Because where there are two (or more) political forces that will never unite into one, but are not strong enough to destroy their opponents, a kind of competition arises where the parties mutually control each other, preventing them from cheating. with the election procedure or to provide the public with an “election” of one candidate (when the rest are deliberately incapable of taking an elected office).
In the Russian Federation, alas, democracy does not work too well: as has been said before, even among those who unconditionally support the current president of the country, there are few who would be completely satisfied with the situation in the economy, medicine, education, etc. V.V. Putin is supported by many, but, for example, Dmitry Anatolyevich Medvedev, the Chairman of the Government of the Russian Federation, does not have such a level of national trust, his rating falls - even according to Levada Center, this is something that says so.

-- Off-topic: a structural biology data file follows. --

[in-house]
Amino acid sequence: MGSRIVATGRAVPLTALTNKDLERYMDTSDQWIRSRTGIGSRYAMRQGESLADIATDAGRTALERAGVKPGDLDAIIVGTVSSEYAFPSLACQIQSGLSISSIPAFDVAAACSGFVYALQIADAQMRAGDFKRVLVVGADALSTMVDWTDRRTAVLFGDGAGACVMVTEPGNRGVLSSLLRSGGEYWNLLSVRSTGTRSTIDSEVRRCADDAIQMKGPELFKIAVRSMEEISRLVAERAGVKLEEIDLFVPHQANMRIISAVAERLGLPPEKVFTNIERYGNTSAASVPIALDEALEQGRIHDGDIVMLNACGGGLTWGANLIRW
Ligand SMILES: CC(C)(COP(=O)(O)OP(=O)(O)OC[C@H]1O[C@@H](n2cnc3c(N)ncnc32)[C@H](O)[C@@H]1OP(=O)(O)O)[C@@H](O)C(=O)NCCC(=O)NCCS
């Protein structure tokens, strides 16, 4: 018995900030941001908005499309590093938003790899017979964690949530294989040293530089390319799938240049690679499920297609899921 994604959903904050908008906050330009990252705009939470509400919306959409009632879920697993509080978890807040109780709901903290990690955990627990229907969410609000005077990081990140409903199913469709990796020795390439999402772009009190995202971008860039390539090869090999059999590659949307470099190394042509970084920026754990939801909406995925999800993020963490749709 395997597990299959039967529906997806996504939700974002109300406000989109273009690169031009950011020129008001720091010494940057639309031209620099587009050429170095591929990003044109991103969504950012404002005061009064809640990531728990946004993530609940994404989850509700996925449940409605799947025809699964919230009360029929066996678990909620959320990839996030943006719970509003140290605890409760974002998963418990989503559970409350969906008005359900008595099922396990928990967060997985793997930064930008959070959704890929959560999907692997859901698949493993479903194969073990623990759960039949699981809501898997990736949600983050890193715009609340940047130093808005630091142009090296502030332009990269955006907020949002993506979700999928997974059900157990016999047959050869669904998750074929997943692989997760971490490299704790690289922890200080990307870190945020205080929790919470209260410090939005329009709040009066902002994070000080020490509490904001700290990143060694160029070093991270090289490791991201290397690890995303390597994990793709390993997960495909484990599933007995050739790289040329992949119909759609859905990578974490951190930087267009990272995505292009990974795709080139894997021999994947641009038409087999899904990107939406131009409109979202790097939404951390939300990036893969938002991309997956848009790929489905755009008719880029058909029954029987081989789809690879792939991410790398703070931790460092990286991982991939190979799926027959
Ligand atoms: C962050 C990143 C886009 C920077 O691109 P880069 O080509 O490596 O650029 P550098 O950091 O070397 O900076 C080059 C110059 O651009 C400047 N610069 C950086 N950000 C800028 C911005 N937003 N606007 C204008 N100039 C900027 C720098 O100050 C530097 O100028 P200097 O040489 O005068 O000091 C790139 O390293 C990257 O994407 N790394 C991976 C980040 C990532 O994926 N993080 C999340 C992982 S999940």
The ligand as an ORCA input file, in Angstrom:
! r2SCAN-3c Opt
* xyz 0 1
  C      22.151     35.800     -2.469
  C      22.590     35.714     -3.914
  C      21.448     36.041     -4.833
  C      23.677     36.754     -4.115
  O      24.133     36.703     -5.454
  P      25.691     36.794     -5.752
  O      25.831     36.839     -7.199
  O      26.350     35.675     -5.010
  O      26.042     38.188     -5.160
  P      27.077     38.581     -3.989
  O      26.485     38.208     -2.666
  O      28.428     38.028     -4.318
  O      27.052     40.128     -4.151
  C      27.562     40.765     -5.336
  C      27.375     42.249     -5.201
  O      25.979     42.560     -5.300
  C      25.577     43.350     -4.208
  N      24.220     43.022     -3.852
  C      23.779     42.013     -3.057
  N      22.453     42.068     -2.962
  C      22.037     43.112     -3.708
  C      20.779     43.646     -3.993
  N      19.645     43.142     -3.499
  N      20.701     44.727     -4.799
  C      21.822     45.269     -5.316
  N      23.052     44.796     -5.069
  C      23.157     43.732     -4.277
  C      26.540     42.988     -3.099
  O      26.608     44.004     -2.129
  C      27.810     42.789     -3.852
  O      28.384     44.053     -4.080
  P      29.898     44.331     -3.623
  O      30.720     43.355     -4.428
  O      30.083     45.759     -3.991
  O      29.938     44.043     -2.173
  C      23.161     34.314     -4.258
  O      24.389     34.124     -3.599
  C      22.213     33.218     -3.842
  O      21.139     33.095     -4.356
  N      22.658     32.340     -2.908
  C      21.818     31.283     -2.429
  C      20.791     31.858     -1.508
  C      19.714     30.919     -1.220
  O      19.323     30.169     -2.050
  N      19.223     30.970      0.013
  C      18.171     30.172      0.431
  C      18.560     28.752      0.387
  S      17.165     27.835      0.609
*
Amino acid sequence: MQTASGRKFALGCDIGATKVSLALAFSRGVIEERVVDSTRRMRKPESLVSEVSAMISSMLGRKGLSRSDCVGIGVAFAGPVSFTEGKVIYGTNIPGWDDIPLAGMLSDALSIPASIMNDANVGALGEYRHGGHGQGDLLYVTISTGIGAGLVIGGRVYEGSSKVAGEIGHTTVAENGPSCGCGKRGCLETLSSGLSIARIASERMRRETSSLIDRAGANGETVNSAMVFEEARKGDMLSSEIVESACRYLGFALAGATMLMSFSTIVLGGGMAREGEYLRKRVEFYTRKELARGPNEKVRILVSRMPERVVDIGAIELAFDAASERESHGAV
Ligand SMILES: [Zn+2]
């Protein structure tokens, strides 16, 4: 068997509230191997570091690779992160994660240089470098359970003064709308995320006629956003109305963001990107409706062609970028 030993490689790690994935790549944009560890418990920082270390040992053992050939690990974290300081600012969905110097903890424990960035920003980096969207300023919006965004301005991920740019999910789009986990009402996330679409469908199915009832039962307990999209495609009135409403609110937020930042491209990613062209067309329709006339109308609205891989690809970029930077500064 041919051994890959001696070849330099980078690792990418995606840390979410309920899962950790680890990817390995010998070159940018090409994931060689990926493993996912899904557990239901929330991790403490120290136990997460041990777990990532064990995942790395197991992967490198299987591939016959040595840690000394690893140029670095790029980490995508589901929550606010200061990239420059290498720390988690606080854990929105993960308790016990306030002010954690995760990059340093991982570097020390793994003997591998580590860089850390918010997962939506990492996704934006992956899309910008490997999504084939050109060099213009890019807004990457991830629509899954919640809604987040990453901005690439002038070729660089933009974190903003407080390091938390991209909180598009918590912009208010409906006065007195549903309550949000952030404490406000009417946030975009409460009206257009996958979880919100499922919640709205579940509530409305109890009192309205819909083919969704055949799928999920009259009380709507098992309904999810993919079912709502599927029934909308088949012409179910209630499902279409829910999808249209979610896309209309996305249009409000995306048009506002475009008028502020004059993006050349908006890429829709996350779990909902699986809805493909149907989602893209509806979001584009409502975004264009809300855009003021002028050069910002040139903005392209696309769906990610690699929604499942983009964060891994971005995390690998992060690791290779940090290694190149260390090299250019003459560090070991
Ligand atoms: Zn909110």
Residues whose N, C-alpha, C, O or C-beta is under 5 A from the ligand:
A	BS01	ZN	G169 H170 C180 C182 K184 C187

All this testifies to the fact that not the most capable people in the management are in the hierarchy of power, which means that our “social elevators” do not work as well as we would like. Accordingly, we have two options - either to bring the country's political system into a state in which democracy would be effective, or else completely abandon democracy in favor of a different political regime that would ensure the best quality of governing the country.
Let's look at both options.